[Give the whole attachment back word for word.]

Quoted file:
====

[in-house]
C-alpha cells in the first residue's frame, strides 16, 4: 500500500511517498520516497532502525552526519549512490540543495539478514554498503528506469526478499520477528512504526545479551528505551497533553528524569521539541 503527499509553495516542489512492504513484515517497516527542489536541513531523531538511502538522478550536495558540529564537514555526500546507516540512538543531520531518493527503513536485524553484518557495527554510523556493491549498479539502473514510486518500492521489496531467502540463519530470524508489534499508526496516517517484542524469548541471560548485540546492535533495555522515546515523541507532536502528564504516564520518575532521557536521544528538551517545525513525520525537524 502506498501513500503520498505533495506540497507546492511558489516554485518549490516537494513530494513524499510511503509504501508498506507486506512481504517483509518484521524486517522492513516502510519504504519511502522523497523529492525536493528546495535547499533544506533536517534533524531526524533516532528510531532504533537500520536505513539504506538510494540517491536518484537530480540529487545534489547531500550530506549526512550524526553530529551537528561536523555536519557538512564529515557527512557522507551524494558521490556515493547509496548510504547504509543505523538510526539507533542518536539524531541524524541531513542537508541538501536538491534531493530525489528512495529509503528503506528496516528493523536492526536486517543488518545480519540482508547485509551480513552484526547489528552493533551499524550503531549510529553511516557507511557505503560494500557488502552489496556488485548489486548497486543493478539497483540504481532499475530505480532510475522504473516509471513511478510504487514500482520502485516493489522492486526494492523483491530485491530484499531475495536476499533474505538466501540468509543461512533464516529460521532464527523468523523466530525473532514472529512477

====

[in-house]
C-alpha cells in the first residue's frame, strides 16, 4: 500500500511517498520516497532502525552526519549512490540543495539478514554498503528506469526478499520477528512504526545479551528505551497533553528524569521539541 503527499509553495516542489512492504513484515517497516527542489536541513531523531538511502538522478550536495558540529564537514555526500546507516540512538543531520531518493527503513536485524553484518557495527554510523556493491549498479539502473514510486518500492521489496531467502540463519530470524508489534499508526496516517517484542524469548541471560548485540546492535533495555522515546515523541507532536502528564504516564520518575532521557536521544528538551517545525513525520525537524 502506498501513500503520498505533495506540497507546492511558489516554485518549490516537494513530494513524499510511503509504501508498506507486506512481504517483509518484521524486517522492513516502510519504504519511502522523497523529492525536493528546495535547499533544506533536517534533524531526524533516532528510531532504533537500520536505513539504506538510494540517491536518484537530480540529487545534489547531500550530506549526512550524526553530529551537528561536523555536519557538512564529515557527512557522507551524494558521490556515493547509496548510504547504509543505523538510526539507533542518536539524531541524524541531513542537508541538501536538491534531493530525489528512495529509503528503506528496516528493523536492526536486517543488518545480519540482508547485509551480513552484526547489528552493533551499524550503531549510529553511516557507511557505503560494500557488502552489496556488485548489486548497486543493478539497483540504481532499475530505480532510475522504473516509471513511478510504487514500482520502485516493489522492486526494492523483491530485491530484499531475495536476499533474505538466501540468509543461512533464516529460521532464527523468523523466530525473532514472529512477